As you fill your stomach with incredible cuisine, be sure to fill your brain with plenty of French culture and history. In Paris alone, there are 130 museums, some of which charge entry and others which are free. In bigger cities, it's also worth taking part in a free walking tour, or some guided adventures. I highly recommend bike tours in Paris, ranging between 50 and 200 Kiwi dollars; they are a great way to see the city and gain an insight into history.

The French countryside also boasts plenty of wineries that you are free to explore on foot, by bike or as part of a tour. Otherwise, if you are visiting during winter, be sure to try your hand at some snowsports. The ski rental and passes can add up though, so account for them in your budget instead of making them a last-minute expense. 

Pre-travel expenses

Like any holiday, you also need to consider other costs like travel insurance, visas and any vaccinations. France is part of the Schengen zone, so Kiwi's don't need a visa for stays under 90 days. 

How much does a trip to France cost?

Step 1

Enter your destination (France)
Let us know how long you'll be away
Choose your currency. In this case, it will either be NZD or EUR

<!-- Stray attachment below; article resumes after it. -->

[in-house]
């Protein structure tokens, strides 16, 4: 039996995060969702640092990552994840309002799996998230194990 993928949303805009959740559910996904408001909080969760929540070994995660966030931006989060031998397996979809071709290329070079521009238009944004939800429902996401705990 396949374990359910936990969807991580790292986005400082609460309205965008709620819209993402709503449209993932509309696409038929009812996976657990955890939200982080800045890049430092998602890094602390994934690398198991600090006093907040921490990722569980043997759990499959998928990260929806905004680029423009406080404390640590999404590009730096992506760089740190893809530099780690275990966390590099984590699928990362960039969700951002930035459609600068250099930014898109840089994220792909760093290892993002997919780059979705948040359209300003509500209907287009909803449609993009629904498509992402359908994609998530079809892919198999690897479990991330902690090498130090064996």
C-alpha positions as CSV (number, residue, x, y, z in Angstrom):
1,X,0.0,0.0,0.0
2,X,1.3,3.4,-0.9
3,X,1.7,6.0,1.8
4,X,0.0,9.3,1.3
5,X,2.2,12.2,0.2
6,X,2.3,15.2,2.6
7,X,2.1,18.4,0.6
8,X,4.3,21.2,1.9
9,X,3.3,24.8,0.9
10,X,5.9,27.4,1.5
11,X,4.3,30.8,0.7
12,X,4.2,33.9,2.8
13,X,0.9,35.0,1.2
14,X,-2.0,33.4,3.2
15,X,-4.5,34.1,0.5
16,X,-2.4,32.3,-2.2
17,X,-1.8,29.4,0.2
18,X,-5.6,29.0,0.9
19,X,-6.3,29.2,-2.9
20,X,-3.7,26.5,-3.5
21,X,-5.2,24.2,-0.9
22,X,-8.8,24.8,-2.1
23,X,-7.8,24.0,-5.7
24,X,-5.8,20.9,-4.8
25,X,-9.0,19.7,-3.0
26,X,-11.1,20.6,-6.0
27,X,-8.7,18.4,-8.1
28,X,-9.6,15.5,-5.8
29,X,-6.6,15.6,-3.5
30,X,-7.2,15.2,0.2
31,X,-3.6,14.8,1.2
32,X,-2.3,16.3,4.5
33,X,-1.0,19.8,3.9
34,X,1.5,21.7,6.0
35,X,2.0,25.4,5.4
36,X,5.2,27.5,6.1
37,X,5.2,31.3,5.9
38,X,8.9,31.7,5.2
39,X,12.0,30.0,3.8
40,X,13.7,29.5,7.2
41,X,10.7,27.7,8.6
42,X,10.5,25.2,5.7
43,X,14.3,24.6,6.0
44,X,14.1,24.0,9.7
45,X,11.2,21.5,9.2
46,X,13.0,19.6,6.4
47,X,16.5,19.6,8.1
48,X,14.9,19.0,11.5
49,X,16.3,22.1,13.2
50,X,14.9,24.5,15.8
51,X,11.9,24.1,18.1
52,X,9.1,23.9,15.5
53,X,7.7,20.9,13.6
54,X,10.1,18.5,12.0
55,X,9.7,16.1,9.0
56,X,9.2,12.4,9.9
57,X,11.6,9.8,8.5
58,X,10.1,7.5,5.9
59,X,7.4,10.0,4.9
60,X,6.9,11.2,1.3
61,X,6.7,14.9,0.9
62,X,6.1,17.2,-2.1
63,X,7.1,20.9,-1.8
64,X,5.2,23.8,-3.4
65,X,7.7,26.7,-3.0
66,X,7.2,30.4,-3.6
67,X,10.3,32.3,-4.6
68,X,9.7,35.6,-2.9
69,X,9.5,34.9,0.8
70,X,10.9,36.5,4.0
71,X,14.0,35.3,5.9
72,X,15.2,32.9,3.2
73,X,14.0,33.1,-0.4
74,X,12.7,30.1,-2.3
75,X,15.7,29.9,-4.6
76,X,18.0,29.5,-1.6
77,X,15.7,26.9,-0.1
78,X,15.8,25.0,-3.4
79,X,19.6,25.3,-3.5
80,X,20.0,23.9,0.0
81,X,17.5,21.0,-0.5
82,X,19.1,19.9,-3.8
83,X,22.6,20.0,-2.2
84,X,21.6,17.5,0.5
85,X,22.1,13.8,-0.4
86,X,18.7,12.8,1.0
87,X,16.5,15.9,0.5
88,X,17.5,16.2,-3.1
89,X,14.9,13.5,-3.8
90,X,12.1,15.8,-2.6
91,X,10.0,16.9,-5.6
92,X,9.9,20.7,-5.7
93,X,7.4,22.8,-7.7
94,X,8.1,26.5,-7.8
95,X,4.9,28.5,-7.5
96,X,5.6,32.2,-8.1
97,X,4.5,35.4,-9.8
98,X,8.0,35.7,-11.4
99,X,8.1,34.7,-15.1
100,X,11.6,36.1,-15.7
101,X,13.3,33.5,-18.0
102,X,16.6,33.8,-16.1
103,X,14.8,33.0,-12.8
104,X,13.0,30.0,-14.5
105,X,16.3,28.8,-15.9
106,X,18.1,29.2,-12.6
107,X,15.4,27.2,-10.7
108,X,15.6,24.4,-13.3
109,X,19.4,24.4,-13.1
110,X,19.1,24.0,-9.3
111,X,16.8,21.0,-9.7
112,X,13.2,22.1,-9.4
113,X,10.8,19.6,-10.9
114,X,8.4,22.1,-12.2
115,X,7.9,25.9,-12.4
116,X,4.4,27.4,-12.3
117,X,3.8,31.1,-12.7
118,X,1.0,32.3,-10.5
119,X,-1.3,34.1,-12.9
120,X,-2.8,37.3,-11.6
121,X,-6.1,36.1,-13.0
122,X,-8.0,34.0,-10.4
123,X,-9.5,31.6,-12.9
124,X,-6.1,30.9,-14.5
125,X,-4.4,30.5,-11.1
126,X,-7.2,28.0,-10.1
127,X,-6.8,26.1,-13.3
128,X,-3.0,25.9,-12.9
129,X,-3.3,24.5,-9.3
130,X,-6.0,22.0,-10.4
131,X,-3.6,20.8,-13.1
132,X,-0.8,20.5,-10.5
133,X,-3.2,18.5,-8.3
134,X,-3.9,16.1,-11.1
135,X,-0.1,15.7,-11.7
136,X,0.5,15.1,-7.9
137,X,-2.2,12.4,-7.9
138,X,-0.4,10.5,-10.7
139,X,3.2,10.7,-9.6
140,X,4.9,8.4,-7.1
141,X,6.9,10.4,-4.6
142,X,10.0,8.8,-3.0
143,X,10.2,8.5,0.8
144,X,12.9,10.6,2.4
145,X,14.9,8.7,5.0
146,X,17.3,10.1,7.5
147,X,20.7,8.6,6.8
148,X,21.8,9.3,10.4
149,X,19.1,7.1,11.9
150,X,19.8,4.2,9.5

Start counting down to unlimited croissants  since you've started your holiday budget.

Step 2

I know it is hard to define how many pastries you will eat each day. The limit does not exist, and thankfully they are only a few euro. Will you be splurging on snails and fine wine each night, or opting to survive on fresh baguettes for breakfast, lunch and dinner? Here you need to account for what you plan on eating in France. Easier said than done, but a rough estimate will be enough to give you a substantial daily budget to work with. 

Step 3

Shopping time! Are you preparing to shop til you drop in Paris on luxury handbags and scarves, or instead opt for a few souvenirs? Let us know in this section. 

Step 4

This is for all of your transport outside of flights and significant journeys. So basically, your day to day means of getting around. Have a quick Google of the transport options available in your destinations, so you know what to expect. Chances are it will be buses and the subway. 

Step 5

The hard work is done! Here you'll find a simple layout of your planned expenses in both Kiwi dollars and euros. From here you can either go back and edit, or start saving for your holiday!

It's important to note here that this only accounts for your most basic expenses. You'll need to add in travel insurance and other daily expenses. It's also worth having a bit of wiggle room in the kitty for unexpected costs, like a 50 pack of freshly made macarons or a rather large shipment of French wine back to your home in NZ.